Donors have pledged humanitarian assistance for people caught in the midst of the growing political crisis in Libya.
At least 30,000 people have fled Libya for Tunisia and Egypt since Feb. 21, according to the International Organization for Migration.
“We can expect other arrivals, in the order of tens of thousands of people,” IOM spokesman Jean-Philippe Chauzy was quoted by the Los Angeles Times as saying.
On Feb. 25, the European Union said it has allocated €3 million ($4.1 million) to address the humanitarian needs of Libyans and Libyan-based refugees fleeing to neighboring countries. EU aid relief will also be provided to people inside Libya, “once the security situation in the country allows a proper assessment.”
The Finnish Ministry of Foreign Affairs, on the same date, announced a grant of €150,000 to the Finnish Red Cross to support humanitarian relief efforts in Libya and said it is ready to provide additional aid “if so required.”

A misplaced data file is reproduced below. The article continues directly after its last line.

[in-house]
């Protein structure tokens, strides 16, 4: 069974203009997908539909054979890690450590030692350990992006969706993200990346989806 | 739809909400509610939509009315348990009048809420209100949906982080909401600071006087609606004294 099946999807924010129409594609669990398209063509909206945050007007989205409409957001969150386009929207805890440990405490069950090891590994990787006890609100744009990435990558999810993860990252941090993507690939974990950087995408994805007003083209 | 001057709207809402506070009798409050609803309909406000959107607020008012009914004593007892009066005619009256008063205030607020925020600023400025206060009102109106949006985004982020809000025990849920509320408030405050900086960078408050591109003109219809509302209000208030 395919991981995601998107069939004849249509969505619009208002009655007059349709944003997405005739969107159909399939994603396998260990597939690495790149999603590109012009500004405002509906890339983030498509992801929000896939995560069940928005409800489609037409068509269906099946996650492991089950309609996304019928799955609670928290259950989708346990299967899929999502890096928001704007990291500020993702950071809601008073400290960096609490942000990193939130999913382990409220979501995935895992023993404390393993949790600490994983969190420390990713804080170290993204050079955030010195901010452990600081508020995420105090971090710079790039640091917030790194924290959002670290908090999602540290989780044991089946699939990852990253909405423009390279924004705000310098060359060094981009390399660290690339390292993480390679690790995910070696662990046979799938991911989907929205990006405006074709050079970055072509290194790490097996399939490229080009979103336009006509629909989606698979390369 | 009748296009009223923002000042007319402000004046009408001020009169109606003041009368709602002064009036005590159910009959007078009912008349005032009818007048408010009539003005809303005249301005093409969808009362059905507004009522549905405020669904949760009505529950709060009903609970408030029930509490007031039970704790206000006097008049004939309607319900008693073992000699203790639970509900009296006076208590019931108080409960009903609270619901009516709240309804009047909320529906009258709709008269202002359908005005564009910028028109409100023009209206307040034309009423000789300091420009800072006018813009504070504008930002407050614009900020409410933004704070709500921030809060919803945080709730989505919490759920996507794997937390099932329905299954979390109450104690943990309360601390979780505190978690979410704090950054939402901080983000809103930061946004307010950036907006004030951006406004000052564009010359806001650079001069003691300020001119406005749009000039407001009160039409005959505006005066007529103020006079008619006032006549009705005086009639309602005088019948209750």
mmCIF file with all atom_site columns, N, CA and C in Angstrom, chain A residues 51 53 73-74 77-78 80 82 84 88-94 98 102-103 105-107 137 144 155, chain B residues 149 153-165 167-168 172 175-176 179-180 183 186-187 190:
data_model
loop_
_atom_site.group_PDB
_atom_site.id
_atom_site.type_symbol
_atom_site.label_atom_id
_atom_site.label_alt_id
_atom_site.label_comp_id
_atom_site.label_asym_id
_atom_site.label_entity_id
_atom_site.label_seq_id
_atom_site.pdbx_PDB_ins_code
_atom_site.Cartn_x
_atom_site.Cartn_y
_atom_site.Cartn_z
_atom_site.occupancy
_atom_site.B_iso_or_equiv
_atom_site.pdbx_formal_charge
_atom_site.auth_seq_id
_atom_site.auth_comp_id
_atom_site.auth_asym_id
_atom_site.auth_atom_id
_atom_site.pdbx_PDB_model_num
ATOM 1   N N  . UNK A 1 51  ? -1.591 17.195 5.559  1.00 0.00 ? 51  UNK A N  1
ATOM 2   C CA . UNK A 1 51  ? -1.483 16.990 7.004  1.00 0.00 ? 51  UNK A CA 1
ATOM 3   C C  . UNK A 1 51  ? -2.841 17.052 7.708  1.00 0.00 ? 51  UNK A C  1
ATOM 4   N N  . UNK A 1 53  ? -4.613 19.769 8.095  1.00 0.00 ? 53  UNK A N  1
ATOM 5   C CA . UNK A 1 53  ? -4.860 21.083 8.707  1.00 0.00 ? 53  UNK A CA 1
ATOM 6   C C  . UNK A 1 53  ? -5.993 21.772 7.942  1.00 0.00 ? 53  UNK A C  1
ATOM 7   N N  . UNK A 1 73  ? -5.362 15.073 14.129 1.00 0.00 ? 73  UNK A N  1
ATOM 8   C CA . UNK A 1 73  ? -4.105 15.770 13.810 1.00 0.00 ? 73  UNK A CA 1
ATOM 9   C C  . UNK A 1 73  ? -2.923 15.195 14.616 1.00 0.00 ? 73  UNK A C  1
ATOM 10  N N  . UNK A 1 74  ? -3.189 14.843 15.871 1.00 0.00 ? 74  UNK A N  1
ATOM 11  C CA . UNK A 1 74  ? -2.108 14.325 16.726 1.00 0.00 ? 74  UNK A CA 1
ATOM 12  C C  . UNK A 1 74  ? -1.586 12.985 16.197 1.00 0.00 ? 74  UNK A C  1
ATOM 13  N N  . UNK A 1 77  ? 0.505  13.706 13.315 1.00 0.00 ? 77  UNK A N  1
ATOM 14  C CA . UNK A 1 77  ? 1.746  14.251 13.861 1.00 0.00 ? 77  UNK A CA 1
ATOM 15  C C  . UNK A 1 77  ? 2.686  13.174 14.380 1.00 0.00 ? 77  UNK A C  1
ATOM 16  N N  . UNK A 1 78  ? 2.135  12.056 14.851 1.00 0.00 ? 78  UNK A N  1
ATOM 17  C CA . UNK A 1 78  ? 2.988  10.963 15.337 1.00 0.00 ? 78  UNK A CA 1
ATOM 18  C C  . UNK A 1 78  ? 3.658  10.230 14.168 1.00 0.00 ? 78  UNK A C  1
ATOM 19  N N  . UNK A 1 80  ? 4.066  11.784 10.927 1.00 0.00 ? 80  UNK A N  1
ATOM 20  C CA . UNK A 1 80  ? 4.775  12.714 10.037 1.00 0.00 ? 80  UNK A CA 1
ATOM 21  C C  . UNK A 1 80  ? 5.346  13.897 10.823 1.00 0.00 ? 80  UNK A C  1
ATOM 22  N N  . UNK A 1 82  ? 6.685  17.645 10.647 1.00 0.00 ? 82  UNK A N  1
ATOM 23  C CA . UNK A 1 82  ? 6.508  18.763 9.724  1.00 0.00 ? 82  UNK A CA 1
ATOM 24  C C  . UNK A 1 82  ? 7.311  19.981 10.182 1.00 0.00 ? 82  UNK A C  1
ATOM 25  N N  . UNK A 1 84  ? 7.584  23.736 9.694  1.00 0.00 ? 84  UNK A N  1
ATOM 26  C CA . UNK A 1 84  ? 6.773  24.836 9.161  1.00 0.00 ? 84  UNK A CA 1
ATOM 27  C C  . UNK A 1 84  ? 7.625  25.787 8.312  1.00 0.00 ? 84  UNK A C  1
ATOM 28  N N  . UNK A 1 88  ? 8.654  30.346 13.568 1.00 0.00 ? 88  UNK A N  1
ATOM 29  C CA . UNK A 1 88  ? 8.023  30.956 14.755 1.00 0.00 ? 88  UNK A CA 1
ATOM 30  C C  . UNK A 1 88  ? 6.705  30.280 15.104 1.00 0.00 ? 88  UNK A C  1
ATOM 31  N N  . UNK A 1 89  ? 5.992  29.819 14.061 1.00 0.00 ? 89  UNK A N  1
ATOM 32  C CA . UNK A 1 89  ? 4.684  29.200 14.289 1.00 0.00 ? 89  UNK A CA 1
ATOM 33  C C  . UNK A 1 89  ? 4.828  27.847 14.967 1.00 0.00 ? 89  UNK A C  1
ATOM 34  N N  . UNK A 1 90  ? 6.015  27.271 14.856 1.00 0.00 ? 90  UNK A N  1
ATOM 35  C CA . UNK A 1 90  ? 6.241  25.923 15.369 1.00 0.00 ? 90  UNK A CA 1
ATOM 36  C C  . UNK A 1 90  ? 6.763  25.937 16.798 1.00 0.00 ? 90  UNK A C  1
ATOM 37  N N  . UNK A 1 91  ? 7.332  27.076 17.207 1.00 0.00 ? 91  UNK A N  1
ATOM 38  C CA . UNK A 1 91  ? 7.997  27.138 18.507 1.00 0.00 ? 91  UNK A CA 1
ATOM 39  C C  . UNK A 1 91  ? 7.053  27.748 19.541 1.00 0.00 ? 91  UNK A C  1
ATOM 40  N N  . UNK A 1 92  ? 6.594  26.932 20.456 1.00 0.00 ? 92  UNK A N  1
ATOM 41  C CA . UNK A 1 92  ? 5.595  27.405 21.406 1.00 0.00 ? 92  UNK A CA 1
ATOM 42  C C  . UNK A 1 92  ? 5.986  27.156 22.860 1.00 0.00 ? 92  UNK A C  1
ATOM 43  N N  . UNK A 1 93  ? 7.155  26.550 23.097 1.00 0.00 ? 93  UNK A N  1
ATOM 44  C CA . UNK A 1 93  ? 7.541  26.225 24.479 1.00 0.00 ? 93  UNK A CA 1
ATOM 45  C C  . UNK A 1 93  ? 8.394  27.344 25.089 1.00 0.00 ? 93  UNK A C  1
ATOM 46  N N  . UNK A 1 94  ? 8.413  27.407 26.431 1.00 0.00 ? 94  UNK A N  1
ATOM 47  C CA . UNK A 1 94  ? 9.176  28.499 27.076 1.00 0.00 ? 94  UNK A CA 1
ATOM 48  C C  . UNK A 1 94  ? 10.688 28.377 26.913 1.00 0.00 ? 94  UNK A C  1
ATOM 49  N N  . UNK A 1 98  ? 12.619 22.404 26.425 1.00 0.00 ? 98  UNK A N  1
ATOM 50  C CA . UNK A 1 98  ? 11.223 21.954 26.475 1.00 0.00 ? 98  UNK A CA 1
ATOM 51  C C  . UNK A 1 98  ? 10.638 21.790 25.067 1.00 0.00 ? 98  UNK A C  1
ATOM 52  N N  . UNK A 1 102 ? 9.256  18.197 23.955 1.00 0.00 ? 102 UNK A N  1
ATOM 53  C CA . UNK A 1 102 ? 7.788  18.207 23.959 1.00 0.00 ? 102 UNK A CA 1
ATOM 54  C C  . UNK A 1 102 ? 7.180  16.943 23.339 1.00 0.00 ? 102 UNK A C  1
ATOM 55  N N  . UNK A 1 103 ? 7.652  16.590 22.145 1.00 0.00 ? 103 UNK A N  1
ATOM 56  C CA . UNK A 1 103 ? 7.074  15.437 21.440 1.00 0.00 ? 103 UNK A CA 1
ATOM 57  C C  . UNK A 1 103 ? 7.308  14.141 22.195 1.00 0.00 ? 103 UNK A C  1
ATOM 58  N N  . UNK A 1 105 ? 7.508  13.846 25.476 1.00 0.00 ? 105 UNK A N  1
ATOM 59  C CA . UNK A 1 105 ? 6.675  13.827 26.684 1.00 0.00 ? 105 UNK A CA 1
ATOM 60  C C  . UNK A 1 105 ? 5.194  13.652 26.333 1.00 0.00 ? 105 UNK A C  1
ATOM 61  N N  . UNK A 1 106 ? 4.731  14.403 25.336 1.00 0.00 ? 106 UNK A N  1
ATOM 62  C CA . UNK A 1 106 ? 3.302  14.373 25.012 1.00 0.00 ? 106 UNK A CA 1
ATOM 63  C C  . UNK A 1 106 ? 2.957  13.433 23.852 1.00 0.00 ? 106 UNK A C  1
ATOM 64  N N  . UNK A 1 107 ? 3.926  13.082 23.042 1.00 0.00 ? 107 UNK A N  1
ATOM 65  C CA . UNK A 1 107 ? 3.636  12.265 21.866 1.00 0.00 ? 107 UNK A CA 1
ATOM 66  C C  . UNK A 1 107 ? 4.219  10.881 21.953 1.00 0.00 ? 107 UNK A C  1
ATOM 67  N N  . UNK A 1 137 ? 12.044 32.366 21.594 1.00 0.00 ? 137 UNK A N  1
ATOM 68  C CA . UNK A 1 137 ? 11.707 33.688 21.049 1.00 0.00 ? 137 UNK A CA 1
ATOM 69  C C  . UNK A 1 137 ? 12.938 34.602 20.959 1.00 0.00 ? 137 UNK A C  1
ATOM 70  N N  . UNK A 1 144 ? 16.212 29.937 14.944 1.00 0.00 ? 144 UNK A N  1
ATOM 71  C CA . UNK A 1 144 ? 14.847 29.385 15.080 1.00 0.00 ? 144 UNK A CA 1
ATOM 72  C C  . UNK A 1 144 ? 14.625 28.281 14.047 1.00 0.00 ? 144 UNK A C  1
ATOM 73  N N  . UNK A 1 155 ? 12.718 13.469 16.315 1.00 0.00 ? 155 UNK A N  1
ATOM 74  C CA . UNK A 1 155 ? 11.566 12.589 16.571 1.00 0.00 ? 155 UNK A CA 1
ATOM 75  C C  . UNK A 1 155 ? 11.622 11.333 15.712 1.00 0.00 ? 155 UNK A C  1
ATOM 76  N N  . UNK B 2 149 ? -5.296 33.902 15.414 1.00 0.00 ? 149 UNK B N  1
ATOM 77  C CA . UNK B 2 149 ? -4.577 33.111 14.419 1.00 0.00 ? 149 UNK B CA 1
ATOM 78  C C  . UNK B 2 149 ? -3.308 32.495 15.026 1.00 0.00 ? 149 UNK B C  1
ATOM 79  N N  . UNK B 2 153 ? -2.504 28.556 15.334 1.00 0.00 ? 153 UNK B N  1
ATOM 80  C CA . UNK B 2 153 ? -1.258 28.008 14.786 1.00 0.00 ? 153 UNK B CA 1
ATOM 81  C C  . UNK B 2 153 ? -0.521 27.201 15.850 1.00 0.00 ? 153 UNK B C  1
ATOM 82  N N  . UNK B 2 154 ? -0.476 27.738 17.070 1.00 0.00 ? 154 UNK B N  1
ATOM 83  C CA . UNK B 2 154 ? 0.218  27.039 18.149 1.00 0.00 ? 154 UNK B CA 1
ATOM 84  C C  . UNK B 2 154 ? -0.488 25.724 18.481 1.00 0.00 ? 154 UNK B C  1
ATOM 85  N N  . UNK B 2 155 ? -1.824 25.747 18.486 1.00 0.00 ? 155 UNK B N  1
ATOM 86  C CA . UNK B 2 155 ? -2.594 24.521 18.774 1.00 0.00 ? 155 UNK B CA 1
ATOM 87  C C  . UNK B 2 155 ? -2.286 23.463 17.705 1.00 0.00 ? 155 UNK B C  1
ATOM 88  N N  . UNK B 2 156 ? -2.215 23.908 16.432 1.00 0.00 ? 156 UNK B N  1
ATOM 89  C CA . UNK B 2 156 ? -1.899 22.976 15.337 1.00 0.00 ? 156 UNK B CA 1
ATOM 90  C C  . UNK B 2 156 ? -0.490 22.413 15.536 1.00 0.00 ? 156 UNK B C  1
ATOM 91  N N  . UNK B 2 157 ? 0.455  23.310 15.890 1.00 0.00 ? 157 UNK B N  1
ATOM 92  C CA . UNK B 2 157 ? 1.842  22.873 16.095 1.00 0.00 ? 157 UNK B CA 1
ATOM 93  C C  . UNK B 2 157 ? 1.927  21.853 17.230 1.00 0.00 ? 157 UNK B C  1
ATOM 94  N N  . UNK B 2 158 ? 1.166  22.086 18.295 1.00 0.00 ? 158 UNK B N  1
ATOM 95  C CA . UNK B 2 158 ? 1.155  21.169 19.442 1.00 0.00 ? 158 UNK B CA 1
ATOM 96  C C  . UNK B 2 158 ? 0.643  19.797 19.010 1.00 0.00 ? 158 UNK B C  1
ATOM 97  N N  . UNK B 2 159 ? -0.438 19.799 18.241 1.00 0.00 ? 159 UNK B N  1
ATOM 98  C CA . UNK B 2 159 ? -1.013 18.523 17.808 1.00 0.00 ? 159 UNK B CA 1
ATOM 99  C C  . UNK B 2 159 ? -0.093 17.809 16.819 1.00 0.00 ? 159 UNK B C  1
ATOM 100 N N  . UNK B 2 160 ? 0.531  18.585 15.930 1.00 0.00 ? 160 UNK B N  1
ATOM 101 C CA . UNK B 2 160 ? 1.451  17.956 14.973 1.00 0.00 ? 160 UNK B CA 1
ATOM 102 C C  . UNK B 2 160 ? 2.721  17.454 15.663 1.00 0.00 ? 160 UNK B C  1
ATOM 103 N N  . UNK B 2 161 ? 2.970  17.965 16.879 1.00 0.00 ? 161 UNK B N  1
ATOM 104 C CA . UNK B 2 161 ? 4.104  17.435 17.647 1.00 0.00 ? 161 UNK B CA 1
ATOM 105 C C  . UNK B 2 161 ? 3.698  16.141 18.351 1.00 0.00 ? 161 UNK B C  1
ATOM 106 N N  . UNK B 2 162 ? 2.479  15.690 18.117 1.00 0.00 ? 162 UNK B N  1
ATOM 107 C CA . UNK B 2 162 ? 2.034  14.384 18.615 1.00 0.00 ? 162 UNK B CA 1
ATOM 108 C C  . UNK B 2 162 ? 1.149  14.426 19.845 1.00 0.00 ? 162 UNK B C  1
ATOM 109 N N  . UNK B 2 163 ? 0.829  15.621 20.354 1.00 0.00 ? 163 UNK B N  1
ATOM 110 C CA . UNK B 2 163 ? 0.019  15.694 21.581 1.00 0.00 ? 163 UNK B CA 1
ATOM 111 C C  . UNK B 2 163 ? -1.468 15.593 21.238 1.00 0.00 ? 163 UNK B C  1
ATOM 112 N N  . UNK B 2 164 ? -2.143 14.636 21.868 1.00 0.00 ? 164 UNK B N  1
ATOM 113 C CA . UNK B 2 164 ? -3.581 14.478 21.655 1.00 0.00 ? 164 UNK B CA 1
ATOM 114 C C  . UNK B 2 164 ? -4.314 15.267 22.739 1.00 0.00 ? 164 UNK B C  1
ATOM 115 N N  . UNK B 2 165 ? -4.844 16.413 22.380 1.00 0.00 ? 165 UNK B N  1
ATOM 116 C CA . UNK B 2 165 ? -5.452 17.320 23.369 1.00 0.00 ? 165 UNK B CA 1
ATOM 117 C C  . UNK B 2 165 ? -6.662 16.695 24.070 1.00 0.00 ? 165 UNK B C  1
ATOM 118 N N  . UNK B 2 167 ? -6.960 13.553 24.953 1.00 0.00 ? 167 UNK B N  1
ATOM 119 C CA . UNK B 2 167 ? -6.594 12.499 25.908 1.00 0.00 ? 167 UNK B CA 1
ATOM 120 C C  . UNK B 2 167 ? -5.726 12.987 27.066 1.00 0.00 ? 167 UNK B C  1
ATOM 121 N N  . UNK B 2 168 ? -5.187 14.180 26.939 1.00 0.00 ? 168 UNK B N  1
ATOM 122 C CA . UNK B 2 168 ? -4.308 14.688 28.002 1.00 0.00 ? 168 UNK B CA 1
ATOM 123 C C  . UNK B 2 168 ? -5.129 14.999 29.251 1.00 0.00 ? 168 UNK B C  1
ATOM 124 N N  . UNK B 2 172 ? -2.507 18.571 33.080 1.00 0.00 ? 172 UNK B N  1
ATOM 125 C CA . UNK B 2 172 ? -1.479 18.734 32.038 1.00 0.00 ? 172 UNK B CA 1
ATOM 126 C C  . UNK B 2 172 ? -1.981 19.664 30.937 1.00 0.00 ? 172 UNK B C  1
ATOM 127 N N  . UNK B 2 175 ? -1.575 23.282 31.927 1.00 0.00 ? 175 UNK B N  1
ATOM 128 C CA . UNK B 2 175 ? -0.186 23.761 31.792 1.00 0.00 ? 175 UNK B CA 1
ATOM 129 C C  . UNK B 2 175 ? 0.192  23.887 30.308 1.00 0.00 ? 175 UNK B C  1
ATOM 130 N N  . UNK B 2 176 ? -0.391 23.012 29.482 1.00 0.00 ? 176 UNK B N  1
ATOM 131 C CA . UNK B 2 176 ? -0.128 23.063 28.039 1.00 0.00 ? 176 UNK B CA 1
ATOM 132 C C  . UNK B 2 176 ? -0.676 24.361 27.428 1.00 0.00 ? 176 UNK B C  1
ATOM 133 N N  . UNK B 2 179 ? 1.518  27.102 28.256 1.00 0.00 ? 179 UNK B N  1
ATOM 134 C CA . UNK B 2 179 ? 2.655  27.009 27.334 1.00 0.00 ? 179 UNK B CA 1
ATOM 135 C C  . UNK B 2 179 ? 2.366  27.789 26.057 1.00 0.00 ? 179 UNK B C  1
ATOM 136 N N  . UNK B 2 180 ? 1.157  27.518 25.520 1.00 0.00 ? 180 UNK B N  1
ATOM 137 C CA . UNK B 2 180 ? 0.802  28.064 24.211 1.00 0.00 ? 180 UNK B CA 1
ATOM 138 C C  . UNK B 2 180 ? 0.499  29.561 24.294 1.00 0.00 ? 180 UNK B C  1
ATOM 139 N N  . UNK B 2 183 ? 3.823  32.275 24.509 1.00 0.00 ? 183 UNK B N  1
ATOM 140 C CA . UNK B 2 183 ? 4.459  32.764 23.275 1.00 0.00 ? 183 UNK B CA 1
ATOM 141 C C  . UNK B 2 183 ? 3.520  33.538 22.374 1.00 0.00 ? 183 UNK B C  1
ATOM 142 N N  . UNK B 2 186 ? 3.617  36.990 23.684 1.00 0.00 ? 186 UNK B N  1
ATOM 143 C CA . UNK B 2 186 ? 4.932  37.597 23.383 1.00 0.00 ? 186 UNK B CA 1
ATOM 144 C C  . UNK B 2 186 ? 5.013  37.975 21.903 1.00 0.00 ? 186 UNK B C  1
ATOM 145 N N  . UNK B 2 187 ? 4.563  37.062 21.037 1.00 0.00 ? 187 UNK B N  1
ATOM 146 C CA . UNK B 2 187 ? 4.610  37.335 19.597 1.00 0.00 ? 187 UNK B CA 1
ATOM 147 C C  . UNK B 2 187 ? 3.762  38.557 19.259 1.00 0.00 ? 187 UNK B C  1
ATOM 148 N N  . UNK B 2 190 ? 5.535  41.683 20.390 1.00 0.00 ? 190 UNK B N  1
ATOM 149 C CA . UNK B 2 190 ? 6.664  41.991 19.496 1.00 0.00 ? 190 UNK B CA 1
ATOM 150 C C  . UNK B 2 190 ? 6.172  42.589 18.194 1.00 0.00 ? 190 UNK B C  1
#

Norway is sending a Norwegian Red Cross surgical team in Libya, while the U.K. is deploying humanitarian specialists to assess the needs for supplies from the U.K.’s humanitarian stockpile based in Dubai.
The United Arab Emirates and Turkey also pledged Feb. 25 to send humanitarian aid to Libya. The two nations said they will coordinate their humanitarian response to the political crisis in Libya, Reuters reports.
Aid groups Amnesty International, Oxfam and the International Federation for Human Rights are urging the European Union and the rest of the international community to freeze all assets of leader Moammar Gadhafi and Libya’s senior military and security leaders, as well as impose a total embargo on exports and transfers of military and security equipment to Libya.
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